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Experimental studies of evolution in natural populations of guppies

David Reznick, Ph.D.
University of California, Riverside

Wednesday, October 18, 2000
3:00 p.m.—Pacific Forum

People commonly think of evolution as an unobservably slow, continuous process that can cause large changes if it persists for a long time. Our common examples of evolution by natural selection usually involve anthropogenic changes in the environment, such as industrial melanism in moths, insecticide resistance in mosquitoes, or heavy metal tolerance in plants. While these examples show that the process can work in nature, they may not be representative of normal events because of unusually strong coefficients of selection.

My research involves testing the predictions of evolution theories in natural populations. These predictions can be experimentally evaluated and the rate of evolution that we see is four to seven orders of magnitude faster than rates that are inferred from the fossil record. I work on the evolution of life history patterns and evaluate theories that predict how the life history should evolve in response to changes in mortality rate. The "life history" consists of variables that contribute directly to propagation, including the age and maturity, number of offspring per litter, allocation of resources to offspring, and frequency of reproduction.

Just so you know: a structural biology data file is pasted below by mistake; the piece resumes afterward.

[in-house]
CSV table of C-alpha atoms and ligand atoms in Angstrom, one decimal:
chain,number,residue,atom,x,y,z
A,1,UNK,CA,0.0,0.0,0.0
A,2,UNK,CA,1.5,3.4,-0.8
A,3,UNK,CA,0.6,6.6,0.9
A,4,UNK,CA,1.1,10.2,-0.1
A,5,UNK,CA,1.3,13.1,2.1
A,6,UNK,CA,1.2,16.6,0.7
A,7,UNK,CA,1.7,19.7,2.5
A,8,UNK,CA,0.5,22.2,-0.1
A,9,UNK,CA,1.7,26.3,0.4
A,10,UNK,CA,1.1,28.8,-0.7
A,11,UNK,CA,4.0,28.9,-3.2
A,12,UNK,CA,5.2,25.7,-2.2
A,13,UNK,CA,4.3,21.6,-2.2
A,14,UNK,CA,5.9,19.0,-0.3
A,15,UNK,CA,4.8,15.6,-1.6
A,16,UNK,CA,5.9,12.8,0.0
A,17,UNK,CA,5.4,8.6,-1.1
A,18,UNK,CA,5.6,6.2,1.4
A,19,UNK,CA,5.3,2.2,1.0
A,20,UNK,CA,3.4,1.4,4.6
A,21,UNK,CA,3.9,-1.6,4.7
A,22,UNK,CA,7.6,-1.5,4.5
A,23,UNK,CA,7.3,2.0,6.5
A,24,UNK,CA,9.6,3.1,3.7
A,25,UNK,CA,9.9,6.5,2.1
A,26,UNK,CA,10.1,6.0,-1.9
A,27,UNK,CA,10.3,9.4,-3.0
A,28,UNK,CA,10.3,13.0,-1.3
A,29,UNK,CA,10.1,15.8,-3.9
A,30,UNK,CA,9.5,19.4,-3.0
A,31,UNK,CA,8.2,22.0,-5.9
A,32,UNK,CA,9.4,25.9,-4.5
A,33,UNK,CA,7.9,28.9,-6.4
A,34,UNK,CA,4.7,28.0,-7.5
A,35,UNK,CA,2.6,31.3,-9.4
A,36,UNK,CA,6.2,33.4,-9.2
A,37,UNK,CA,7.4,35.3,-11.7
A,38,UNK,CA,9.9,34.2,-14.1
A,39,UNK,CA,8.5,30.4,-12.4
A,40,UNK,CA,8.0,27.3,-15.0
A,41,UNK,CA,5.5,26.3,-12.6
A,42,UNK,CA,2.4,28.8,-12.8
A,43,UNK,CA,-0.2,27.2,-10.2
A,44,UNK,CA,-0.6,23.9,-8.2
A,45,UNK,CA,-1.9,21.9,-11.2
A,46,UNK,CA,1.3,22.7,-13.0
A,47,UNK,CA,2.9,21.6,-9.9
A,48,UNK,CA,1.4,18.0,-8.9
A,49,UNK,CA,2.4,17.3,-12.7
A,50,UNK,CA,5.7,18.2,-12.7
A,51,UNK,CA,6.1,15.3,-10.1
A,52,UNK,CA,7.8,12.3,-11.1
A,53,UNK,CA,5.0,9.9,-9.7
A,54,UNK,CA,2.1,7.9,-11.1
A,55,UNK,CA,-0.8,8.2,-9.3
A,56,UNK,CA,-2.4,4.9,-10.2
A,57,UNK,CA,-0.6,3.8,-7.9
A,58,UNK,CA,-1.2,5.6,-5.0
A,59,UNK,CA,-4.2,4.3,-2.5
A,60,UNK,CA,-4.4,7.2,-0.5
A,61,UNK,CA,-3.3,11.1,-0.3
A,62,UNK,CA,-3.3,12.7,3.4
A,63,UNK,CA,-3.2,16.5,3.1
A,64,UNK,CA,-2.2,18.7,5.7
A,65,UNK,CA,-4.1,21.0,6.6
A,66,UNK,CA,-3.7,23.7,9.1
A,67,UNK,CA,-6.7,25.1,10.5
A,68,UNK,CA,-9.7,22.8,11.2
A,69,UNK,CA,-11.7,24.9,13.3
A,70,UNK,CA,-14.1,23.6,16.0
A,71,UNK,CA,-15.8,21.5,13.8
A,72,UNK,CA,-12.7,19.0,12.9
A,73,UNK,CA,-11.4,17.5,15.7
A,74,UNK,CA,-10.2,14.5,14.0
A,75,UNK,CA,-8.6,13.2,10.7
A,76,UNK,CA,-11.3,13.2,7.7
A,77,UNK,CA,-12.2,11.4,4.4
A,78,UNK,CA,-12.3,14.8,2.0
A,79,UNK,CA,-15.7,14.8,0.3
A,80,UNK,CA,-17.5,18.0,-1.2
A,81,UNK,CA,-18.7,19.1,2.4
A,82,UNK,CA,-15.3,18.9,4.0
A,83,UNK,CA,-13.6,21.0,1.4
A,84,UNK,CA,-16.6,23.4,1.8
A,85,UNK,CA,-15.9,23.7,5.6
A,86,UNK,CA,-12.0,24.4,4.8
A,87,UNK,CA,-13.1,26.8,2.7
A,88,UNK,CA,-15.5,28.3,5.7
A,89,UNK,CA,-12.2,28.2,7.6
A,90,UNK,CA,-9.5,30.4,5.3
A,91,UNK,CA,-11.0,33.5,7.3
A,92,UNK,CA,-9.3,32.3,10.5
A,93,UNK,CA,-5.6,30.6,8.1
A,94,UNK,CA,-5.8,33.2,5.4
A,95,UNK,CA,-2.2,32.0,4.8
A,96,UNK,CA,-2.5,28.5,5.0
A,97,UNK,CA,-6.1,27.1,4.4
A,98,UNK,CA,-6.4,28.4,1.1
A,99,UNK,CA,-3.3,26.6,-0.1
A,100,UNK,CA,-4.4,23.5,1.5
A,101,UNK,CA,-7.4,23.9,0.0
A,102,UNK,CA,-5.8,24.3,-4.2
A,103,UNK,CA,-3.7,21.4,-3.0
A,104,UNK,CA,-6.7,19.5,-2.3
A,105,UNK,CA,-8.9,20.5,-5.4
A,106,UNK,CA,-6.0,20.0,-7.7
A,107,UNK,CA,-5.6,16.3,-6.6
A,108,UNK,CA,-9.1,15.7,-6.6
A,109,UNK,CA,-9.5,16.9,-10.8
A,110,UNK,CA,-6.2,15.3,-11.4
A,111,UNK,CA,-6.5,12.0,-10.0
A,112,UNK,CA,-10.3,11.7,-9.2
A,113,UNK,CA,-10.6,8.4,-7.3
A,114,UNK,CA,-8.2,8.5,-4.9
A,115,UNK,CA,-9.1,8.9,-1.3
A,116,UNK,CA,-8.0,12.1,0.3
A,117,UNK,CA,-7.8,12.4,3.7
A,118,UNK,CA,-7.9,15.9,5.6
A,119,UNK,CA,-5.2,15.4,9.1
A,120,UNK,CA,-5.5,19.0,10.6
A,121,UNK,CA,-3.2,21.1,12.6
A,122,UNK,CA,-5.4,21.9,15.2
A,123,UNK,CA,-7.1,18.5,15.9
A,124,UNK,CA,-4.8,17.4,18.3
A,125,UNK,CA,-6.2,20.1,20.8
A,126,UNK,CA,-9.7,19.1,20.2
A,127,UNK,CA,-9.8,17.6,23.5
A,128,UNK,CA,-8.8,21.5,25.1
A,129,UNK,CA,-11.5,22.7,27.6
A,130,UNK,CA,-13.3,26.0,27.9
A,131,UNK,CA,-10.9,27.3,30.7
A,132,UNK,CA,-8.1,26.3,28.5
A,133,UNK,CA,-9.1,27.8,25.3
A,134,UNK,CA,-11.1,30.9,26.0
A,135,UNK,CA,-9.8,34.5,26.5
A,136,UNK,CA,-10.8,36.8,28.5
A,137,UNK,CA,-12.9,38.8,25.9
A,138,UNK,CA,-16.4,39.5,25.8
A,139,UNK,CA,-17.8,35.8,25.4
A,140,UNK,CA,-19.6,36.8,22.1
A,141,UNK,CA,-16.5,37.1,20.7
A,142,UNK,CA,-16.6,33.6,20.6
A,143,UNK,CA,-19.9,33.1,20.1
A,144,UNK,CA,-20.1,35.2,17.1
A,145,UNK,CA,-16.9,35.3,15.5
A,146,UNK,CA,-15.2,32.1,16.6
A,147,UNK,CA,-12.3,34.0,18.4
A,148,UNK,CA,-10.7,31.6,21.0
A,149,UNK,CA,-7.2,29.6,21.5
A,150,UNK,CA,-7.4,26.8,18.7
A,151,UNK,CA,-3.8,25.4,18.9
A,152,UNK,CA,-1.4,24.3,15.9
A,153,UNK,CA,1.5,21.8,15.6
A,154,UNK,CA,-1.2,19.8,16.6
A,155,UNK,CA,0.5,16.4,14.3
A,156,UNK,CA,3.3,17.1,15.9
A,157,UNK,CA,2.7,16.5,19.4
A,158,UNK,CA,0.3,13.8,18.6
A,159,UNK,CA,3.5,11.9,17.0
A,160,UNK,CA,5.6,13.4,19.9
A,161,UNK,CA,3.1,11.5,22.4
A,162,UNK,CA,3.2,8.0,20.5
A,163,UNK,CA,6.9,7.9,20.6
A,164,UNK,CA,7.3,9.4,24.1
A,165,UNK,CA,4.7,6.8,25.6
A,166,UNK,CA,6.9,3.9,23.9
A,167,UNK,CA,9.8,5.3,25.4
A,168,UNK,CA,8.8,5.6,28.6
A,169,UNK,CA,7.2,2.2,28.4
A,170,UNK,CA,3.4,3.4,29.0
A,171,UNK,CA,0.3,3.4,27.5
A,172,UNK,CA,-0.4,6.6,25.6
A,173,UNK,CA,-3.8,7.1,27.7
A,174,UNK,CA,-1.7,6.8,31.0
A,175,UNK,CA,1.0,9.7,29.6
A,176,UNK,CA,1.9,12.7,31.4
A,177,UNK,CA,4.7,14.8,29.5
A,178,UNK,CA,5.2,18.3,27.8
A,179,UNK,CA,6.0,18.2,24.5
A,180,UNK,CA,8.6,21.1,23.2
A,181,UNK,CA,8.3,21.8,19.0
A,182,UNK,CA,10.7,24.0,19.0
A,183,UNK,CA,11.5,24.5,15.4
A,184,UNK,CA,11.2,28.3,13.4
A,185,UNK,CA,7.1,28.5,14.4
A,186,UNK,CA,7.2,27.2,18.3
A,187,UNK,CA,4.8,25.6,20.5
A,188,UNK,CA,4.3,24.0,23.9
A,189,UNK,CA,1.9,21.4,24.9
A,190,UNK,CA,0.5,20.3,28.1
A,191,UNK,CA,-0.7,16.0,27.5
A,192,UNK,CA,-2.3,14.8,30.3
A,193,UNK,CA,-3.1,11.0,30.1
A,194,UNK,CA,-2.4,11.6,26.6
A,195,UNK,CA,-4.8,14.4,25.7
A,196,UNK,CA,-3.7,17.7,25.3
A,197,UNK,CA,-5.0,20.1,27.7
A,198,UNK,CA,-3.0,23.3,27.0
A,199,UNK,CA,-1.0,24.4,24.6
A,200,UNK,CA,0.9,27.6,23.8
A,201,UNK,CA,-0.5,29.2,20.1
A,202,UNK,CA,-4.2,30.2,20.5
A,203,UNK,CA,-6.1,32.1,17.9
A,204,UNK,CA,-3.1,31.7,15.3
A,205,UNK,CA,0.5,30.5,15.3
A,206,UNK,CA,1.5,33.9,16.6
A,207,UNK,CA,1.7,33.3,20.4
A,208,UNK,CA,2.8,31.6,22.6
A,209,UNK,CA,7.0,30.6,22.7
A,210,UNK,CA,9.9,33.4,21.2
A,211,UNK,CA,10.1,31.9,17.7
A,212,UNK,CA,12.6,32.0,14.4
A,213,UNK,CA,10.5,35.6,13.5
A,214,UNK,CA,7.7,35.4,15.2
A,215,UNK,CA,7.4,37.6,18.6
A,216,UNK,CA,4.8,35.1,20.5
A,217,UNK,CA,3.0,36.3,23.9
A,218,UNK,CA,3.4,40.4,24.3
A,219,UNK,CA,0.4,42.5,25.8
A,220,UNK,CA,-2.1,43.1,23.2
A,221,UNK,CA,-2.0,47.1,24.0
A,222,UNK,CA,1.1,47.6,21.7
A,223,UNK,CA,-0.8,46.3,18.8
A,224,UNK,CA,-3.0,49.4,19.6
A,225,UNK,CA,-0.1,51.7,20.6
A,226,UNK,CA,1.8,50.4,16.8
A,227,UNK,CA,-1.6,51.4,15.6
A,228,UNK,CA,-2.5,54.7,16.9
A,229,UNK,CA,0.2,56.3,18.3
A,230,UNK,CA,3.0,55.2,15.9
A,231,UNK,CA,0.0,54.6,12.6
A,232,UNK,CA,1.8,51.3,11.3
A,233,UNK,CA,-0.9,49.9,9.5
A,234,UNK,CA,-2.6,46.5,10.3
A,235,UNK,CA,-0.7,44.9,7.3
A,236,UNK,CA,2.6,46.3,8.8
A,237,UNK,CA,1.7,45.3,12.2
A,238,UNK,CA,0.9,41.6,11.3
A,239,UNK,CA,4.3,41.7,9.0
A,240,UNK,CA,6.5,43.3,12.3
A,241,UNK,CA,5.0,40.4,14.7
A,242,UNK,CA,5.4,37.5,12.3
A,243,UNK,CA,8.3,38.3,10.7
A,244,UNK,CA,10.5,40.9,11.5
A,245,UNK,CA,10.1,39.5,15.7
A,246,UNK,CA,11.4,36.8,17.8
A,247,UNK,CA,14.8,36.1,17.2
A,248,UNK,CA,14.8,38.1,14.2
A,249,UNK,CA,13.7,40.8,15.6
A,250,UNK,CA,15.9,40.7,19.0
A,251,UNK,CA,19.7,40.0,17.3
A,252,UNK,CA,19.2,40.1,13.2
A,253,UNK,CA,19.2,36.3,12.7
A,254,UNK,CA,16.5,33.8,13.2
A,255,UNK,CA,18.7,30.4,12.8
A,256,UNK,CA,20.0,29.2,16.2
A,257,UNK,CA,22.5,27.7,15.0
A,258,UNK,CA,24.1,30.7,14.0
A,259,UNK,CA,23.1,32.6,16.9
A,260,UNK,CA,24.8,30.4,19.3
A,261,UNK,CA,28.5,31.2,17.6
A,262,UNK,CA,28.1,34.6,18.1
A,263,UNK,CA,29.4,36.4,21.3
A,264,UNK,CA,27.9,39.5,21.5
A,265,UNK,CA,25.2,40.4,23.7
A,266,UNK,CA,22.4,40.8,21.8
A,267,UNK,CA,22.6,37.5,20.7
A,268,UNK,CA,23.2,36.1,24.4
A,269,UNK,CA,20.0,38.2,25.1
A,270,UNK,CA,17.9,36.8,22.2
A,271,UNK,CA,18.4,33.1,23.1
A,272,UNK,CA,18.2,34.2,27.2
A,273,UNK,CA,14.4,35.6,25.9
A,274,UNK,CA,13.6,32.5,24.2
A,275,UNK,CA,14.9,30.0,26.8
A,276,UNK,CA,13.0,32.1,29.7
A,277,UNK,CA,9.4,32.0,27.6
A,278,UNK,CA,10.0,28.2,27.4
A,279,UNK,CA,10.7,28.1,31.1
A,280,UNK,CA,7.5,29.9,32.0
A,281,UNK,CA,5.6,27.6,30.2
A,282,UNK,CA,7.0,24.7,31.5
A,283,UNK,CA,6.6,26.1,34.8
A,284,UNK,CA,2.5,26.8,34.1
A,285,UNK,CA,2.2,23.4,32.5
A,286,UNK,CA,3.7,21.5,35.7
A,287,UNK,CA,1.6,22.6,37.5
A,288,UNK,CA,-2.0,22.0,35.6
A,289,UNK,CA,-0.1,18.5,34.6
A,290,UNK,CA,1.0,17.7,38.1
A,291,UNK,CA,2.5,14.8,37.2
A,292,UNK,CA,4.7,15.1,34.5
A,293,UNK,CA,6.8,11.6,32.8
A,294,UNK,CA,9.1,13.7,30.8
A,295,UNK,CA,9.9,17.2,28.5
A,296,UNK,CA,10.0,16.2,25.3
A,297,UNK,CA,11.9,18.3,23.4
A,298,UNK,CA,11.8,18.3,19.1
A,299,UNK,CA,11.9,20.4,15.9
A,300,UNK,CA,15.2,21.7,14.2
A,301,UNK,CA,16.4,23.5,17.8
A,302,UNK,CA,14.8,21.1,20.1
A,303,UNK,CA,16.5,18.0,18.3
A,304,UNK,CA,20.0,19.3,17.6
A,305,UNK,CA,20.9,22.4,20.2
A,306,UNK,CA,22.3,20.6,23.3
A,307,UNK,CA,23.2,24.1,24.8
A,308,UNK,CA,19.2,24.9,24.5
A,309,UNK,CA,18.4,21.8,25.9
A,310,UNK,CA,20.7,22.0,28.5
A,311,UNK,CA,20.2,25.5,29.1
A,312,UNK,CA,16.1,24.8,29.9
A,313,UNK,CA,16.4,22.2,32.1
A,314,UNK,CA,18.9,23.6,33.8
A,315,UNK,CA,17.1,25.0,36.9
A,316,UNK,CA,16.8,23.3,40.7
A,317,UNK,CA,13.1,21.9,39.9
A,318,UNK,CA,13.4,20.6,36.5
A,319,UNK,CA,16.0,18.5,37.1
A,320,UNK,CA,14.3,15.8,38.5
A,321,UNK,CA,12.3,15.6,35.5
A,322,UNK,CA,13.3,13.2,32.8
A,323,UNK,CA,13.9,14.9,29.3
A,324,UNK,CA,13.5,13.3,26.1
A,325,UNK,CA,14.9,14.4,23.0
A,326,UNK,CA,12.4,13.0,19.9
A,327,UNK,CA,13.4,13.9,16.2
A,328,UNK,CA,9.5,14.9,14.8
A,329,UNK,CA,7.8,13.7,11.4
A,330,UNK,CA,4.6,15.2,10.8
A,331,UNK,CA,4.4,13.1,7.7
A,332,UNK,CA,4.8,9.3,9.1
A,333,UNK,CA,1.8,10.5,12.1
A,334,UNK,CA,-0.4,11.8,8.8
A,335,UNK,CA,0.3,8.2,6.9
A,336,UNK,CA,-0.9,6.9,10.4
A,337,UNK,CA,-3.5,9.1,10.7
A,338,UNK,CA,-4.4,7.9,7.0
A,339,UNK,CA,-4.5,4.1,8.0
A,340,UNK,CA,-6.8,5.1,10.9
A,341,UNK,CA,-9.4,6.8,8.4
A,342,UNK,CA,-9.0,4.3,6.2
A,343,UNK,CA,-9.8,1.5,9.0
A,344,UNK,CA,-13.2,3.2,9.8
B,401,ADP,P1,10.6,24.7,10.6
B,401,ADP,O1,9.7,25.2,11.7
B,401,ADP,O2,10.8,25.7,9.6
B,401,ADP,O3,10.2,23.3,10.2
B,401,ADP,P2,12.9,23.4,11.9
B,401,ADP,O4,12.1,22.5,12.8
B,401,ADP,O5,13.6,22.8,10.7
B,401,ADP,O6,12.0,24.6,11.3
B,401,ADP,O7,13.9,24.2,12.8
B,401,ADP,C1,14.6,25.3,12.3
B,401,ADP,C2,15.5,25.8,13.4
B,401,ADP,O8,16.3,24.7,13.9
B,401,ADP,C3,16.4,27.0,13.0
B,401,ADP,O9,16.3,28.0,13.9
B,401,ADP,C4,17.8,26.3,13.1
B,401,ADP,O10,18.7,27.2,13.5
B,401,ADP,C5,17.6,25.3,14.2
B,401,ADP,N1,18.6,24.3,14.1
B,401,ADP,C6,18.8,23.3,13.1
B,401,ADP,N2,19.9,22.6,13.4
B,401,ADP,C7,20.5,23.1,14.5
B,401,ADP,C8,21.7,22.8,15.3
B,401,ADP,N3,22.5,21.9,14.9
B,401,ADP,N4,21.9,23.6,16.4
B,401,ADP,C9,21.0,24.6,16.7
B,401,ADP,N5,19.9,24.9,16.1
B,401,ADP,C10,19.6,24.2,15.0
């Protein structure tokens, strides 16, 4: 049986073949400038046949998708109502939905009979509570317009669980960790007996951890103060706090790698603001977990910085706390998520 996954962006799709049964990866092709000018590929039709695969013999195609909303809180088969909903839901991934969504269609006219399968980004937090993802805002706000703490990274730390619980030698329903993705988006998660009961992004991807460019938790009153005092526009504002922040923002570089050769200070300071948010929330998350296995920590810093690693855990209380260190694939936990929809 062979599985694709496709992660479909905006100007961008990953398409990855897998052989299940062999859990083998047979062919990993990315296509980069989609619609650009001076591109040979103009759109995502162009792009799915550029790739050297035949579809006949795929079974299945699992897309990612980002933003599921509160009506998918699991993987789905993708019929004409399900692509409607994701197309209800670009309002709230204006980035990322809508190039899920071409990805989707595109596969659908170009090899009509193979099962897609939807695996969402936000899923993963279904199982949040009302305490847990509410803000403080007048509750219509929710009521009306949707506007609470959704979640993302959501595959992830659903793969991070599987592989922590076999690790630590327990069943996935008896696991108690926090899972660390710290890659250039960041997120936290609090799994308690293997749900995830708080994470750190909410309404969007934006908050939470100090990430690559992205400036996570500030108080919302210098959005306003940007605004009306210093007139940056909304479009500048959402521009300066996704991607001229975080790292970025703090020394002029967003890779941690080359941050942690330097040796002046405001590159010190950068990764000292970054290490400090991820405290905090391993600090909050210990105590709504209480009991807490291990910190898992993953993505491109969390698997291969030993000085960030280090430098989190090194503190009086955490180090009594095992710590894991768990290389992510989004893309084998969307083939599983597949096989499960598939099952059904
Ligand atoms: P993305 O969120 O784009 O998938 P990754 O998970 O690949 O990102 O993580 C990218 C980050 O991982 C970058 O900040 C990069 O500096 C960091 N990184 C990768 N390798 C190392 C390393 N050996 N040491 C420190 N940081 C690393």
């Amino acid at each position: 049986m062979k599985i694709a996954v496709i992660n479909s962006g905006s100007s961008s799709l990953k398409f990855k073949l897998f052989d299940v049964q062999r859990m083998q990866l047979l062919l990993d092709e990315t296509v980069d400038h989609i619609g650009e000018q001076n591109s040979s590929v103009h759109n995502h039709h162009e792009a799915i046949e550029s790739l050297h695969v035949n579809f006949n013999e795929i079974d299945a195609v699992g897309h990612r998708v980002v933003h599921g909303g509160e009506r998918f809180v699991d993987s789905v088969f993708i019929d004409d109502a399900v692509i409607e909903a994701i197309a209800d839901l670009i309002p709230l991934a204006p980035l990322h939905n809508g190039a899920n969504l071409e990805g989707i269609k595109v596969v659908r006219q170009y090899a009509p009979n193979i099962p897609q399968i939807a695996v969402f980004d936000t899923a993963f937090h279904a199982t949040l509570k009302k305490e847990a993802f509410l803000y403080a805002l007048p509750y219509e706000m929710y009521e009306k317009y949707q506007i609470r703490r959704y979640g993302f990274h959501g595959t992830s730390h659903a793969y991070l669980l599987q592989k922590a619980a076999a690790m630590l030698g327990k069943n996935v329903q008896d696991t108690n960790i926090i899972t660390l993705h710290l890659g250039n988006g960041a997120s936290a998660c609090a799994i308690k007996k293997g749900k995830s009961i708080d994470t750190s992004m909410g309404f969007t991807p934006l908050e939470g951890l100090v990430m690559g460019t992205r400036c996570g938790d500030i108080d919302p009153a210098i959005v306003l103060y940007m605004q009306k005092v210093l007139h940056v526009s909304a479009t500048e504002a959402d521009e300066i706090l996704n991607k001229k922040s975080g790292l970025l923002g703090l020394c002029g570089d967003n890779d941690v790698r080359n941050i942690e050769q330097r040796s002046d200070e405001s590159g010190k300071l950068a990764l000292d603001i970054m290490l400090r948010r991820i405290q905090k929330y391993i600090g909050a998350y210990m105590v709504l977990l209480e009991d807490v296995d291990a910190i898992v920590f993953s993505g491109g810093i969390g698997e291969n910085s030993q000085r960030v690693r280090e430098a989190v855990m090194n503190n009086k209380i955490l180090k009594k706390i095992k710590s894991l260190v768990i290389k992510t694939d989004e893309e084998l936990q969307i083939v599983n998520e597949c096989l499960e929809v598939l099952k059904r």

Theory predicted that high adult mortality rates favor individuals that mature at an earlier age and devote more of their resources to reproduction. I tested these predictions in populations of guppies in high or low predation environments from the Northern Range Mountains of Trinidad. As predicted by theory, guppies from high predation environments attain maturity at an earlier age and smaller size than their counterparts from low predation environments. In addition, they devote more of their consumed resources to reproduction than their counterparts from low predation localities. These differences have a genetic basis, and neutral genetic markers indicate that these patterns have evolved independently in different river drainages. The causal role of perdition and mortality rates in selecting for these life history differences was tested with replicated introduction experiments. These experiments revealed rapid evolution in response to a change in perdition that is consistent with theoretical predictions. They also make it possible to characterize the process of natural selection and evolution.

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